“Mixing prisoners from different backgrounds who actually don’t necessarily live up to those criteria I think is troubling,” Vladeck adds, because it means some inmates might not belong there, and others who do belong may not be getting the attention they deserve.


Classification systems of terrorist threat levels in the EU Member States

This Council document of 20 December 2010  compiles an overview of the systems and classifications used by the EU Member States including an explanation on how the threat levels are defined and which structure is responsible for changes in the level of threat.

European countries charge suspects with preparing for terrorist acts

NY Times: A week after coordinated raids in three cities, the British police said Monday that they had charged nine of the 12 men they arrested, in a case that seemed to be a sign that Europe’s concerns over potential terrorist attacks were spreading. Three of the 12 men were released without charges, the West Midlands Police said in a statement shortly before the other nine appeared in court in London, accused of “engaging in conduct in preparation for acts of terrorism.”

The nine men, including five who British news reports said were of Bangladeshi origin, were accused of offenses that included reconnoitering targets, conspiring to cause explosions and testing incendiary material. On Monday, Judge Howard Riddle ordered the men held in prison until a further hearing on Jan. 14. News reports at the time of the arrests said that the alleged conspiracy in the case was not likely to produce an imminent act of terrorism. But British broadcasters, including the BBC and Channel 4, reported late Monday that the men were accused of plotting attacks to coincide with the Christmas holidays and had reconnoitered targets like the American Embassy, the London Stock Exchange and religious and political leaders.

They were also reported to have planned to use designs from a newsletter by Al Qaeda to make parcel bombs. There was no immediate official confirmation of the reports.

On Dec. 14, the police in Germany moved against two Salafist networks suspected of seeking the imposition of an Islamic state. Those arrests were seen as a reflection of growing concern in Berlin about the radical messages of some Islamic groups.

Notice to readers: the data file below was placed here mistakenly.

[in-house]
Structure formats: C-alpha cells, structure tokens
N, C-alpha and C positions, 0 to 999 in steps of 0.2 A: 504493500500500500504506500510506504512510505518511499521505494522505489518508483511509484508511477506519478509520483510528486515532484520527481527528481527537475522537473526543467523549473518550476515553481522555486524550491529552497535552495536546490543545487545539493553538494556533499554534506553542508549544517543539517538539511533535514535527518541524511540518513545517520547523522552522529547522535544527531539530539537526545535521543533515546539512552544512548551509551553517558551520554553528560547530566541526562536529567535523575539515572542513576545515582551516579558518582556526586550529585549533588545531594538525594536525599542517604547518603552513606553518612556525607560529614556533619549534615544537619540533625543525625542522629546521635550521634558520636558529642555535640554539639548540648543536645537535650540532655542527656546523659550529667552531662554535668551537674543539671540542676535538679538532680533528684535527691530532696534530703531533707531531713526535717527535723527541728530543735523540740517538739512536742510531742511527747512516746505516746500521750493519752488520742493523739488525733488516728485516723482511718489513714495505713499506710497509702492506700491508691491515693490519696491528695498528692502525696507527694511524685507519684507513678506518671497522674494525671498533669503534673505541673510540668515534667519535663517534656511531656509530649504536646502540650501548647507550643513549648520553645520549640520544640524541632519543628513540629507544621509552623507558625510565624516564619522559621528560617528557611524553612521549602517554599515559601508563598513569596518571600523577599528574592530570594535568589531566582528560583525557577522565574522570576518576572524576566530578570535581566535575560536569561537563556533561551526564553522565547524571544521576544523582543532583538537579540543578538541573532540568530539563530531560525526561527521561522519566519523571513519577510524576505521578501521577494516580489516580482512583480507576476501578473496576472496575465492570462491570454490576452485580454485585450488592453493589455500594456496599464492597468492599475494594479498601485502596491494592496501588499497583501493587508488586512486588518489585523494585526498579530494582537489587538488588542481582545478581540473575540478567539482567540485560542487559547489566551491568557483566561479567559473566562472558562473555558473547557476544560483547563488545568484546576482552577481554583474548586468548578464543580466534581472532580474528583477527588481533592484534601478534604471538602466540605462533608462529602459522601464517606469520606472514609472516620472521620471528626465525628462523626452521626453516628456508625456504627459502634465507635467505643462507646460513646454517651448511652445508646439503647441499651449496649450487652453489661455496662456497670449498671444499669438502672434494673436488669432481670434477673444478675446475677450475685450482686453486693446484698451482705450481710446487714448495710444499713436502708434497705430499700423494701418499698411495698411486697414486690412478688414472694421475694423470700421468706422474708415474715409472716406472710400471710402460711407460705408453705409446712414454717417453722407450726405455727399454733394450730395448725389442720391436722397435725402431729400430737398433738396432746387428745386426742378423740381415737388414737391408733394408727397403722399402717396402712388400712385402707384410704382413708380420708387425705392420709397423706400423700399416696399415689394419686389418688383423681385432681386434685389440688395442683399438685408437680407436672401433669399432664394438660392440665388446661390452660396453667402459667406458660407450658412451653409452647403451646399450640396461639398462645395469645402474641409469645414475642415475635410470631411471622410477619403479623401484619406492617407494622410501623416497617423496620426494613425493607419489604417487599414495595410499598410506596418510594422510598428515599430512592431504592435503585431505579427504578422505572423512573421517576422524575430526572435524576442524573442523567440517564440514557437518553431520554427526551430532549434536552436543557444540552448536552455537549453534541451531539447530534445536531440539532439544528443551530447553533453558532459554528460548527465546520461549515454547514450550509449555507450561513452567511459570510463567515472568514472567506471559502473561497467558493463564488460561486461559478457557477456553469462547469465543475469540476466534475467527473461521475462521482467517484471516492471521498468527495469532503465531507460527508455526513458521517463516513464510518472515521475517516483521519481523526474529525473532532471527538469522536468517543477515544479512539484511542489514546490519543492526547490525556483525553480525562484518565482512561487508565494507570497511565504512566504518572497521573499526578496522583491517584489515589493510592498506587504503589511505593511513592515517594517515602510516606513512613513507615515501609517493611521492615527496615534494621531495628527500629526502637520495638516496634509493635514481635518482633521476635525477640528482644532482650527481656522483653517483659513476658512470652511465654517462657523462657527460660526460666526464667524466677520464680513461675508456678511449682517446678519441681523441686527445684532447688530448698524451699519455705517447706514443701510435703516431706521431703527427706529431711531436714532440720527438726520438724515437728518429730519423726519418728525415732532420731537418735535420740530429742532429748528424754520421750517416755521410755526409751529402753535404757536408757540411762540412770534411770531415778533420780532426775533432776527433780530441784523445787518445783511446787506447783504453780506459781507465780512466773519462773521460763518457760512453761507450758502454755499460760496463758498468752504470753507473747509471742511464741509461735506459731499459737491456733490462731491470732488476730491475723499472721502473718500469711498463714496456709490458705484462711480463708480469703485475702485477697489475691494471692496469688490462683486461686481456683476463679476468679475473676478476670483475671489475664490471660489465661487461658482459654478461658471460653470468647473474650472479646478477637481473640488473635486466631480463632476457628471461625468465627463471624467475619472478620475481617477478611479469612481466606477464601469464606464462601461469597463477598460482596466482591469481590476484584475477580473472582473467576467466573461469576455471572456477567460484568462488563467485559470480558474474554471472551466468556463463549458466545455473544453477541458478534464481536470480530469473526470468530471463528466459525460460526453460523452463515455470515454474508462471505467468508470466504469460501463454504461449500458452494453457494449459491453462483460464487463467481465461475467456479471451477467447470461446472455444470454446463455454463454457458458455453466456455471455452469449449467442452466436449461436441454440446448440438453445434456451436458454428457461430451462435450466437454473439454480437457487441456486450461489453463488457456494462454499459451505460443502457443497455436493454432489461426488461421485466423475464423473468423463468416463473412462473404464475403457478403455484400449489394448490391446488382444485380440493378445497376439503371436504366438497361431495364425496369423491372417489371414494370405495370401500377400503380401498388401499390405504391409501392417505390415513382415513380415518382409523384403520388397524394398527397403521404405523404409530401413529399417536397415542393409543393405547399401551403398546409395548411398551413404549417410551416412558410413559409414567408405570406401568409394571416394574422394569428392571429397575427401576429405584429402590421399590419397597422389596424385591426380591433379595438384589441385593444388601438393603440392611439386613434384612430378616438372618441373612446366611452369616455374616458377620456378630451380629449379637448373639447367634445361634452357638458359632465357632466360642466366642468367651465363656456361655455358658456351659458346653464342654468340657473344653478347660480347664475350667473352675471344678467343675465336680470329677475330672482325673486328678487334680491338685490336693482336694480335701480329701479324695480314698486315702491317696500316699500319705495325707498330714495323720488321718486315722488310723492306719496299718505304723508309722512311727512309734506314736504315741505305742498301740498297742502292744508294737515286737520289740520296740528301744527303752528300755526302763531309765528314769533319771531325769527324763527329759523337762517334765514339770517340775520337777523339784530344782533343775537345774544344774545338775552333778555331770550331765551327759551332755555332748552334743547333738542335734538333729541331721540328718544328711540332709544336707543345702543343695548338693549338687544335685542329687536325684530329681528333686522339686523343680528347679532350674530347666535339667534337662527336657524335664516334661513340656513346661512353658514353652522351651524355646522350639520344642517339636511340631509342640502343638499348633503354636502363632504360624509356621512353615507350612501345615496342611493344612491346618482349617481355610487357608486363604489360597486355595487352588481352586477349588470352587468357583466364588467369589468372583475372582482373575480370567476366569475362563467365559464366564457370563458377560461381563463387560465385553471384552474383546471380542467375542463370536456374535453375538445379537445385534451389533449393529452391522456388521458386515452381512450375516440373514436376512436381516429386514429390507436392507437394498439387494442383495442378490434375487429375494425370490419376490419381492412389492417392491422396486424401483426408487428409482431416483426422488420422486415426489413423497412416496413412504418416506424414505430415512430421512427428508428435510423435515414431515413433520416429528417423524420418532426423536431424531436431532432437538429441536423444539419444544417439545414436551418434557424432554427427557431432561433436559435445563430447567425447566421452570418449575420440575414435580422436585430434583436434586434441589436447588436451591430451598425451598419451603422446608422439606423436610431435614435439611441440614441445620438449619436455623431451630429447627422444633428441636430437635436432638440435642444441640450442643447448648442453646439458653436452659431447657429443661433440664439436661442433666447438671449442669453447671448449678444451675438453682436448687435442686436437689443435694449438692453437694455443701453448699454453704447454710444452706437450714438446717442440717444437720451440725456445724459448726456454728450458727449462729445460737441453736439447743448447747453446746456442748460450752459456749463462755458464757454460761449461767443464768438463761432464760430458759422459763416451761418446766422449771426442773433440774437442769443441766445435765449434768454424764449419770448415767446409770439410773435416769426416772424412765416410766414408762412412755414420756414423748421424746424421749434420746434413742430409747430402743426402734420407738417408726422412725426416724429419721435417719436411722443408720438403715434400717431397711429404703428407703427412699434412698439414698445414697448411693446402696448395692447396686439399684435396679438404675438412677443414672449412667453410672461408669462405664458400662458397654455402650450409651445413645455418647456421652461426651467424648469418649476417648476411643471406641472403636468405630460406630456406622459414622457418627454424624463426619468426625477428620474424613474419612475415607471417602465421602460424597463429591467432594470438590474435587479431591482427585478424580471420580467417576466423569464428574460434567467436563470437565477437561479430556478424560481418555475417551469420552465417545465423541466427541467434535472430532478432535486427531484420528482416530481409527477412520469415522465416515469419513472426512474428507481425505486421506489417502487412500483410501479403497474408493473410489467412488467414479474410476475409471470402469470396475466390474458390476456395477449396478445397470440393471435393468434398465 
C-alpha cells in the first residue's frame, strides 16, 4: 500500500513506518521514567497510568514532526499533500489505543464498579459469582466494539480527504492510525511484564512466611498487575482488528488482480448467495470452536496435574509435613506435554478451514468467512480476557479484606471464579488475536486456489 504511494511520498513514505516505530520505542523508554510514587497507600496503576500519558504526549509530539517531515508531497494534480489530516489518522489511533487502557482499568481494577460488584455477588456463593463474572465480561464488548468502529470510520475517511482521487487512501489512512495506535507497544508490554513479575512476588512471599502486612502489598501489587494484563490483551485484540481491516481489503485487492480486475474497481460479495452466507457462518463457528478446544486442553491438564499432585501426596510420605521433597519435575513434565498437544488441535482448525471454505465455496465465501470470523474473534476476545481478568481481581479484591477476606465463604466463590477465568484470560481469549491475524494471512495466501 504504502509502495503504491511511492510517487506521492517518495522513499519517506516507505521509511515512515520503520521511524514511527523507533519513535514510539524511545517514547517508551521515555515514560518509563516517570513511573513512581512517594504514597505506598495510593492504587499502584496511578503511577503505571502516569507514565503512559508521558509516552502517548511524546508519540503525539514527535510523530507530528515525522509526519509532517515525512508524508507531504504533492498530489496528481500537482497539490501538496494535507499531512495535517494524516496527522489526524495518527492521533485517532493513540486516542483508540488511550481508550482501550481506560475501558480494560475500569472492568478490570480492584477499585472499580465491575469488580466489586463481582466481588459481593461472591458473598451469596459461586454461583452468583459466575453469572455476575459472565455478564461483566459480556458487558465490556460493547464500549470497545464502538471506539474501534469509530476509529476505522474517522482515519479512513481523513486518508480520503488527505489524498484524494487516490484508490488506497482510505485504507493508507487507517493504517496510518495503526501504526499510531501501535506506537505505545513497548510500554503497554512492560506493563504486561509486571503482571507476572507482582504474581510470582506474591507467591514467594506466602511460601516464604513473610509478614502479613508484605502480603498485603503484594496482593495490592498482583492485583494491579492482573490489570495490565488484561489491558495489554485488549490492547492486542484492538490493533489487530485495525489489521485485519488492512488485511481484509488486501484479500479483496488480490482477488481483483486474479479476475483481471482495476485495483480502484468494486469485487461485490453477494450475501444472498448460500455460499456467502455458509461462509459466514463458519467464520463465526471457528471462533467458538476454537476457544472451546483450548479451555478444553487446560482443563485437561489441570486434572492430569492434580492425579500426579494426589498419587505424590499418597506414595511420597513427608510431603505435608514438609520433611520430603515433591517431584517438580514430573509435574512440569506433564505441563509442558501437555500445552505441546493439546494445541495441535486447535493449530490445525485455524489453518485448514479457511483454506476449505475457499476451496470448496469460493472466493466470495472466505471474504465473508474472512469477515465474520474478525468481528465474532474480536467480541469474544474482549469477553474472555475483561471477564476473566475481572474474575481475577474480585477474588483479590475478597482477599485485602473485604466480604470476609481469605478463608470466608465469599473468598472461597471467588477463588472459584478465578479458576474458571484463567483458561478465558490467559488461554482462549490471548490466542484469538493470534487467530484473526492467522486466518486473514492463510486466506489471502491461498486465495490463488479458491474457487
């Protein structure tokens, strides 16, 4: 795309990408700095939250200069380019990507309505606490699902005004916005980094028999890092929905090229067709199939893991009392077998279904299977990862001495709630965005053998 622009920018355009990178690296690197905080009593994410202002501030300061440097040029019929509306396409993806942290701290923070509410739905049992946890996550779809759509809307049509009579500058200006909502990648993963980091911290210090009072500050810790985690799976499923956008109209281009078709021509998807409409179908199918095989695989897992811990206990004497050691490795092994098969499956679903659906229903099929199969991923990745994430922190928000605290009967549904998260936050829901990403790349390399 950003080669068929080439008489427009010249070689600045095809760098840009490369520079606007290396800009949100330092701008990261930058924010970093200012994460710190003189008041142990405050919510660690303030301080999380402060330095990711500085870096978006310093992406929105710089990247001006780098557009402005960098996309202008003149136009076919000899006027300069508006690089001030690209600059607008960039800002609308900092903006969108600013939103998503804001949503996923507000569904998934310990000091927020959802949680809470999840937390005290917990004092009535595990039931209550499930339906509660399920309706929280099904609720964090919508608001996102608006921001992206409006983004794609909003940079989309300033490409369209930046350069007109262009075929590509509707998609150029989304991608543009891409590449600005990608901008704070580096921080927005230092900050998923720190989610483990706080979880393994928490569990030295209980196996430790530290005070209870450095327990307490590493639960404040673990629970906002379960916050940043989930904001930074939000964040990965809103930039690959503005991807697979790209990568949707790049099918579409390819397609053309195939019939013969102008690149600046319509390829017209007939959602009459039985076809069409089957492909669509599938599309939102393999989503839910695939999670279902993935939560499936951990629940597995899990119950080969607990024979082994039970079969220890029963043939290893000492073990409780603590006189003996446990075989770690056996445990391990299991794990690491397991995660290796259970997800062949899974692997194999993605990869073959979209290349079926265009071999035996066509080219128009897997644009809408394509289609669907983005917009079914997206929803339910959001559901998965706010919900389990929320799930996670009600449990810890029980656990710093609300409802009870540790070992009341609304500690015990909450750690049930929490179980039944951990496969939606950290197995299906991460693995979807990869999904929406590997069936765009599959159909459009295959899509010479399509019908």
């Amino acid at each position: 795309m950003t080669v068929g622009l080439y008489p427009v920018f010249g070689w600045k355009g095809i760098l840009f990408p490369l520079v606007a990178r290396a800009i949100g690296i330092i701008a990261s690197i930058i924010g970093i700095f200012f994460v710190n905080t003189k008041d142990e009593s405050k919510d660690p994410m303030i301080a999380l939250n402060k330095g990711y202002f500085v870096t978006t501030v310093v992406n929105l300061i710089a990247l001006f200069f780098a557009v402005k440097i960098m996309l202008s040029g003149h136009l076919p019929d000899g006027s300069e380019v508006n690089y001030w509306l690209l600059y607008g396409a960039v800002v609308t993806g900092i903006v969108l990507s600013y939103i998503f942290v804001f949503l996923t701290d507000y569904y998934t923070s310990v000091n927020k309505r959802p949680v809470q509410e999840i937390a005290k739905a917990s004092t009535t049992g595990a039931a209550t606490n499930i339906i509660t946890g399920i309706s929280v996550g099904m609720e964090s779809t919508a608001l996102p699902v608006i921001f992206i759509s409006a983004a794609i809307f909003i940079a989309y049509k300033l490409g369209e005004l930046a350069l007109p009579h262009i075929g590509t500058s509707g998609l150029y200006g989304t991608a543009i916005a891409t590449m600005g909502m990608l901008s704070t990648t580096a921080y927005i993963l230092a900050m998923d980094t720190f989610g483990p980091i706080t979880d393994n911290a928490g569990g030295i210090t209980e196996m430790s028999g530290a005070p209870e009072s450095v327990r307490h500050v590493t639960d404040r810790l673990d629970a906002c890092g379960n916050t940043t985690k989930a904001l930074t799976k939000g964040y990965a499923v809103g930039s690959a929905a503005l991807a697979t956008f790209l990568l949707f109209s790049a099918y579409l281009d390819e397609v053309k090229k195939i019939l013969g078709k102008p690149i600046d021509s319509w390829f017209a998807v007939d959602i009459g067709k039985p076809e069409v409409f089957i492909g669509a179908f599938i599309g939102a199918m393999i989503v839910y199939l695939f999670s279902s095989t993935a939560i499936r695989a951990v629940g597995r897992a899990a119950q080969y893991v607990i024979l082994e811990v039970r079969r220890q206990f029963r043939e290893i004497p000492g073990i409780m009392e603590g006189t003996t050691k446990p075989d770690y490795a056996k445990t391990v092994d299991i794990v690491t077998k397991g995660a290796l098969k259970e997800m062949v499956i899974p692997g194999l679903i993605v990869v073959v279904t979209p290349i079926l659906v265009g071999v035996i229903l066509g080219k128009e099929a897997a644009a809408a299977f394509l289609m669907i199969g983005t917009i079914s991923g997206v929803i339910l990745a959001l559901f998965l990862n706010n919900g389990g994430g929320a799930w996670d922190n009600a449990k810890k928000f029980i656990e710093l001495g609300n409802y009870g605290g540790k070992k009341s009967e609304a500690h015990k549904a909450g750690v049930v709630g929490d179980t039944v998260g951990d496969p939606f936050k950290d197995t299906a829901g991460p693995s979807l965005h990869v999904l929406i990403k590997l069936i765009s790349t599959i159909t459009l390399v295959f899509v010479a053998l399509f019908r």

On Saturday, prosecutors in the Netherlands said they had arrested 12 Somalis suspected of plotting a terrorist attack, but by Monday six had been released.

European concerns about terrorism seemed to mount after a suicide attack this month in Sweden, by a Swede of Iraqi descent who had been living in Britain; terrorism arrests in Spain and France; and other alarms in Germany over fears of a terrorism attack modeled on the 2008 attacks in Mumbai, India. The alerts have been given added weight by a warning in October from the State Department in Washington about reports of a planned attack in a European city.

Stockholm Hit by Blasts After E-Mail Warning

One man was killed and two other people were injured when two explosions hit the heart of Stockholm’s city-center shopping district on Saturday evening, the police in the Swedish capital said. The country’s foreign minister called the blasts a terrorist attack, and an e-mail to news organizations minutes before the blasts seemed to link them to anger over anti-Islamic cartoons and the war in Afghanistan.

EU adopts action plan air cargo security

European Commission Vice-President Siim Kallas set out a 3 recommentations on the EU’s response to the 30 October security alert, when viable explosive devices were found in cargo shipments originating from Yemen and transferring to US-bound flights at airports in Germany and the UK. The action plan can be summed up in three recommendations.

1. New harmonised EU cargo and mail security controls: the Commission will bring forward new legislative proposals in relation to cargo originating from outside the EU. These proposals are likely to include actions to be taken by EU air carriers wishing to bring cargo from countries outside the EU.

There will be further investment in research to improve the performance
of current detection technologies and to come up with new possibilities.
This will be carried out under the EU research framework programme and
other initiatives.

2. Better intelligence and threat information sharing

3. A global approach is needed to improve security. ICAO’s latest revision to Annex 17 which enhances cargo security rules should be swiftly implemented by its contracting states and adequate guidance should be developed and provided to help implement its standards and recommended practices.

Belgium rounds up 26 in anti-terror raids